When Is .40 S&W A Reasonable Choice?

With the gun enthusiast mainstream wholesale transitioning to 9mm for self defense use, we hear cries that any other cartridges are unsuitable. Most don’t bother to consider the context behind this.  Right now, we’re seeing Gen 3 Glock 22 police trade in guns. They tend to be very affordable. Many may be tempted to pass them up in favor of a Glock 17 or 19. Or maybe even some other manufacturers offering. The question is, are the former worth considering for self defense?

For the hobbyist level shooter who actually shoots regularly, it may not make much sense unless they convert the gun to a 9mm with a barrel swap. That may or may not make sense economically.

The reality is that most gun owners aren’t hobbyists or shooters. They want a handgun that they can defend themselves or their home with. A .40 S&W isn’t a bad option for those folks. Ammunition cost differences are negligible when only firing a couple hundred rounds per year. Consider that if we look at Lucky Gunner today we find that Blazer Brass 180gr .40 S&W for $245.00 per case of 1000. In contrast, Blazer Brass 115gr 9mm for $215.00 for a case of 1000. In essence, there’s about a $1.50 per box difference. By the way, prices are as of the time I wrote this on July 17 2017.

While .40 S&W may not be as controllable as 9mm in general, it is still a viable self defense cartridge. It also makes major in USPSA, if you’re concerned about such things.

By my math, assuming the current deal of $309.95 for an LEO trade Gen 3 Glock 22 and a Gen 4 Glock 19 for $539.00, you would need to go through about 7600 rounds before you started to see the economic edge go to the Glock 19. Just food for thought. It’s not bad to be frugal when necessary.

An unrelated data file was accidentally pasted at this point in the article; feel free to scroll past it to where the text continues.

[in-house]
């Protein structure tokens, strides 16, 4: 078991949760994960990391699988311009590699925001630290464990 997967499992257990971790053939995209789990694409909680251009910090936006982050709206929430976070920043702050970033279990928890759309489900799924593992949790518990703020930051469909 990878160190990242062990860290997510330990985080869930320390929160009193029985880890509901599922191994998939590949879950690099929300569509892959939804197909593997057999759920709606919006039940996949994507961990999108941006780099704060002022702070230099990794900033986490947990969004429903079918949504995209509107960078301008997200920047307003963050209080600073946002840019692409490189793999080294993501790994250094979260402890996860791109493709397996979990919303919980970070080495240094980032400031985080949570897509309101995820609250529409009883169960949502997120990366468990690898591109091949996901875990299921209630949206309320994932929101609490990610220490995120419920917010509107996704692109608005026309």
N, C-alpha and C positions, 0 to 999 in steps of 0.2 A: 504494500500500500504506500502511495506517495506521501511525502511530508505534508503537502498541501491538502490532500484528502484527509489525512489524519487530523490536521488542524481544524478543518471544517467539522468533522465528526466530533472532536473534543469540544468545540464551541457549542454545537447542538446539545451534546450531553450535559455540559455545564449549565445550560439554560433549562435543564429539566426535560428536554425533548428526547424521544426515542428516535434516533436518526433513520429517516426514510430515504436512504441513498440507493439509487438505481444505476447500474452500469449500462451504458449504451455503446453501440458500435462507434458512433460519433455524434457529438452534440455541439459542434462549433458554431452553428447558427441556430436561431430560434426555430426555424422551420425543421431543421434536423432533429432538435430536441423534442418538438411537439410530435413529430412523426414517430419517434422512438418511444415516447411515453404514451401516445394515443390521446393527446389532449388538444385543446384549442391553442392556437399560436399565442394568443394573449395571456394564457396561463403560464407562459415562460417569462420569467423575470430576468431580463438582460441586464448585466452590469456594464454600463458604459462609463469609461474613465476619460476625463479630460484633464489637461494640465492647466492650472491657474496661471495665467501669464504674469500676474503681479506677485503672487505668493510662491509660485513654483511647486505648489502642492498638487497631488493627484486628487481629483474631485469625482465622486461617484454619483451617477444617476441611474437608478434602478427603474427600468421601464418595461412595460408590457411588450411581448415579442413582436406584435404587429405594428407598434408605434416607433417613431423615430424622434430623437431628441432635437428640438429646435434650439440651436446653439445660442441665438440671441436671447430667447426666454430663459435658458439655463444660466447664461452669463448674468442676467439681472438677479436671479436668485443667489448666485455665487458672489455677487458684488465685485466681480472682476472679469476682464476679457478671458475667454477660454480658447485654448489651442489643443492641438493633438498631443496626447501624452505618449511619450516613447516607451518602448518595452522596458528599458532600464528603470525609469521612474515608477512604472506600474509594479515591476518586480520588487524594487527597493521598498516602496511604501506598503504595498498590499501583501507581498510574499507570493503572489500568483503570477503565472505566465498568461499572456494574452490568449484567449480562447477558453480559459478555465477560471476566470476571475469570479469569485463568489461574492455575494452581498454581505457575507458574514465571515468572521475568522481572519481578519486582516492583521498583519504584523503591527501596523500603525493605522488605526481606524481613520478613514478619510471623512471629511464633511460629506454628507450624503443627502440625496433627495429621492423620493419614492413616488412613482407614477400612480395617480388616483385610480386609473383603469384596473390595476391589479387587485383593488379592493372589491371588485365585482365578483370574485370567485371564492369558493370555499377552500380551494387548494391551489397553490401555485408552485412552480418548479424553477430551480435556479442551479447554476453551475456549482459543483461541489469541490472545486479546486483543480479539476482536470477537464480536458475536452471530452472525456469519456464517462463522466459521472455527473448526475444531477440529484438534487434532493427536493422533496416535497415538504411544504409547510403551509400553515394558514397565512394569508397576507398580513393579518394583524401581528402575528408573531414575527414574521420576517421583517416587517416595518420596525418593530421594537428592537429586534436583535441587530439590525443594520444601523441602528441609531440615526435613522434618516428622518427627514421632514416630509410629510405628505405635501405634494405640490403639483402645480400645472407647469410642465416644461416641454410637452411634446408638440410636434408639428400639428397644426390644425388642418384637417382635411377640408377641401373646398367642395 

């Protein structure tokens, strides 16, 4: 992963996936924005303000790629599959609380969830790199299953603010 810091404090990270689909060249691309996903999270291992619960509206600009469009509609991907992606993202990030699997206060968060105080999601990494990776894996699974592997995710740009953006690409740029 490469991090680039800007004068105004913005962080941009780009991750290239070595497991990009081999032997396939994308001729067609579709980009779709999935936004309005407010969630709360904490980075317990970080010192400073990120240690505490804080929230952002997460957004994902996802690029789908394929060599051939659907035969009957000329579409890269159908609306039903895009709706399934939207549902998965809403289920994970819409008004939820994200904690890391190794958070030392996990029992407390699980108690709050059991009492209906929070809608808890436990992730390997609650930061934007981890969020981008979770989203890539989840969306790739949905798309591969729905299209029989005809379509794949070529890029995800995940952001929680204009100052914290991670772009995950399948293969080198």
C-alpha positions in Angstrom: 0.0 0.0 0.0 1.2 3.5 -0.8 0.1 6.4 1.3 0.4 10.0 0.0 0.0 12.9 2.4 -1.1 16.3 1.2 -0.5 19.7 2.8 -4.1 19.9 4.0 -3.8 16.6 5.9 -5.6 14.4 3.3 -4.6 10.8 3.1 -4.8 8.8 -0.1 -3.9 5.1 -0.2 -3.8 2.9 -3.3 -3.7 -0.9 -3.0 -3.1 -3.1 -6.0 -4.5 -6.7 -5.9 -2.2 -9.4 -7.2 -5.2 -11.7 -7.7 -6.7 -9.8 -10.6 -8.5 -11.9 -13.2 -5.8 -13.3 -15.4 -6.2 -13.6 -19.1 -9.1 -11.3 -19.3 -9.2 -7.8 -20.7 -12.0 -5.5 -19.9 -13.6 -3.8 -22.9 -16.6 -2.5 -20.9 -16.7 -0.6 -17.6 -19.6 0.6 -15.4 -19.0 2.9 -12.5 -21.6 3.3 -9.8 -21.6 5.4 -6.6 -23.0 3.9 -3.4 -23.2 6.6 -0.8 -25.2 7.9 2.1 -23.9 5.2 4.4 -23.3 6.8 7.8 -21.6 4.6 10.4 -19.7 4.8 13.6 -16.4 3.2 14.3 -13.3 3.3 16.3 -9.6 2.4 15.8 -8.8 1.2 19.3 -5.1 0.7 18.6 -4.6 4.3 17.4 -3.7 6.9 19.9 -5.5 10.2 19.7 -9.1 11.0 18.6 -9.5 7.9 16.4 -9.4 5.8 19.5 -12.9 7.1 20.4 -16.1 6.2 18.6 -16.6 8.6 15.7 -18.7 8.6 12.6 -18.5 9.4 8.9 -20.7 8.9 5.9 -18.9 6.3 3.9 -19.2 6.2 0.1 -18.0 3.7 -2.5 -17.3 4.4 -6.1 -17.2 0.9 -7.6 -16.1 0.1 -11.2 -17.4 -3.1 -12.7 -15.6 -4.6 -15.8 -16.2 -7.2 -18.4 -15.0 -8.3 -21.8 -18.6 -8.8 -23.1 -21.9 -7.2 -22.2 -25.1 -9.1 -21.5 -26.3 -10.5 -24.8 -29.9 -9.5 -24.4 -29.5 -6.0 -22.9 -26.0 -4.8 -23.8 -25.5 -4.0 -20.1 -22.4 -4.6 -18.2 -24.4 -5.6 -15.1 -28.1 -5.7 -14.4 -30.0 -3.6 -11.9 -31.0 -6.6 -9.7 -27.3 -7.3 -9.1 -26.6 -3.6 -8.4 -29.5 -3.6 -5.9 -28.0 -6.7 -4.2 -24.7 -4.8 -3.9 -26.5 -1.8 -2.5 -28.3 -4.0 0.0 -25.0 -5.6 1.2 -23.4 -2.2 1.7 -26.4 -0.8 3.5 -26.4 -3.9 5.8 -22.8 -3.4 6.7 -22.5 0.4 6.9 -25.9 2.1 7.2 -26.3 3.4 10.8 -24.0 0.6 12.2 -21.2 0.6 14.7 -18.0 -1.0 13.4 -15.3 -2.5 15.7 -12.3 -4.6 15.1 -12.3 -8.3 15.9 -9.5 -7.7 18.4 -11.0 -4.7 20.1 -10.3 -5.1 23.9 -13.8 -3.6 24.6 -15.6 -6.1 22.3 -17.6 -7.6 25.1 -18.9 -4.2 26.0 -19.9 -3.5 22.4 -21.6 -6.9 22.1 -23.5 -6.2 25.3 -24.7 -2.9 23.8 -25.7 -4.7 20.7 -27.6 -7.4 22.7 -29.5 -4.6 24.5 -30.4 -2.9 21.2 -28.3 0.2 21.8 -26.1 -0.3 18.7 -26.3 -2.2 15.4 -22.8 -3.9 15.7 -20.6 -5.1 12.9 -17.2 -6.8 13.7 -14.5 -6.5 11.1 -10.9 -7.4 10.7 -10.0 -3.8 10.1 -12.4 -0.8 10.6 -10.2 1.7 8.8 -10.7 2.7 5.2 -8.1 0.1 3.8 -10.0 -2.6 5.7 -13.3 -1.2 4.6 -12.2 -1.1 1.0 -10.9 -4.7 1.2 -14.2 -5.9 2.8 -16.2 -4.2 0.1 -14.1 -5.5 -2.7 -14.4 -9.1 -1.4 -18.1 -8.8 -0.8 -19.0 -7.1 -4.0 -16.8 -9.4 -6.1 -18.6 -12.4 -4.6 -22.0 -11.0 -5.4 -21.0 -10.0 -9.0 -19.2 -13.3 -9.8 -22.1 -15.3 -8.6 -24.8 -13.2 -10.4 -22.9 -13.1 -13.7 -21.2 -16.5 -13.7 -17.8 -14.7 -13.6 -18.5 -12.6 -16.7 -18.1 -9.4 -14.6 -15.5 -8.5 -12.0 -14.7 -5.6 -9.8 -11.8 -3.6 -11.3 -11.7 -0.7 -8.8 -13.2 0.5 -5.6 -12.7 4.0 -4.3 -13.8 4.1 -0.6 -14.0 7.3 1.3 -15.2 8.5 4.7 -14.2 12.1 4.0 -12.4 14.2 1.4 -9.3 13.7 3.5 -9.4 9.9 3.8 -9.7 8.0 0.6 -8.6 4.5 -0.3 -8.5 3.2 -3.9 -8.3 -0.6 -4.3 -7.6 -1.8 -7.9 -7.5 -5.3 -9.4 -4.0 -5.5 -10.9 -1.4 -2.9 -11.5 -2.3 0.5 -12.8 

Happy Shooting.

9 Replies to “When Is .40 S&W A Reasonable Choice?”

  1. Frugality is a good quality.
    For myself; I’ve never “warmed” to the .40. I am happy that 10mm bullets are plentiful, though.

    1. I started on a .40. The recoil characteristics on that particular gun (USP40C) sucked. The Sig 229 was more pleasant as it didn’t seem like you were feeling the slide hitting the end of its travel.

      1. Interesting.
        Again I “started” on the .45 then went to 9mm and on to others. My brother went to .40 early on – I’ve shot his Glocks which I found unpleasant. I found the .40 to be “whippy”. Ironically (in view of your experience) is that the one .40 that I have liked was the USP compact.

        1. Ah. My progression was USP40C to 1911 in .45 ACP (about 12 years of that) then to a Glock 19. Partly it was I could finally reach the trigger with the Gen 4 Glock 19 (always carried the In condition 1 for that reason) and partly that pulling my pants back up with an all steel 1911 was awkward as shit and I also had concerns about future sciatica.

          1. Dunno. heavy is as heavy does; I tend to make up the weight difference in ammo. I also have my pants pulled up before I holster.
            Trigger reach can be a huge factor; when I had to teach the M9 I trained the small-handed folks to cheat and thumb-cock the beast on the way up – that is, the ones I’d trust. The others went non-qual.

          2. yeah there seems to be two camps where guns and bathrooms are concerned. One says never take it off and just tuck the holster in your pants. the other says they’re taking it off and setting it down. I”m pretty sure the latter are the ones responsible for the occasional gun left in the bathroom while the former are probably more likely to be the ones to ND into the tile floor.

            “the ones I trust.” Lol that’s great.

  2. I guess I had the “Napoleon” syndrome. At 5’4 and 120 lbs. I started with the Sig 220, .45. I couldn’t hit a thing with it. I sold it to buy a wedding ring. Bad choice all the way around. Next was the Sig 239 in .40 S&W. My accuracy was better but still not good. Then I found my “true love” a Sig 226 in 9mm. With a bit of practice I found I was not a bad shot at all. The moral of my story is bigger is not better if you are not accurate. If you can’t handle the recoil, its not a good choice for you. You gotta hit the mark.

    Second moral to the story: Sig makes an awesome weapon.

  3. “Two Camps” Aye.
    Seems that most of the pieces left in stalls are from “Only Ones” aka LEO’s. Course it could be that those are the ones reported.

    1. Eh, there’s been a few CCWs that have done it too. Clearly they aren’t paying attention.

      If you know of another view, let me know. lol

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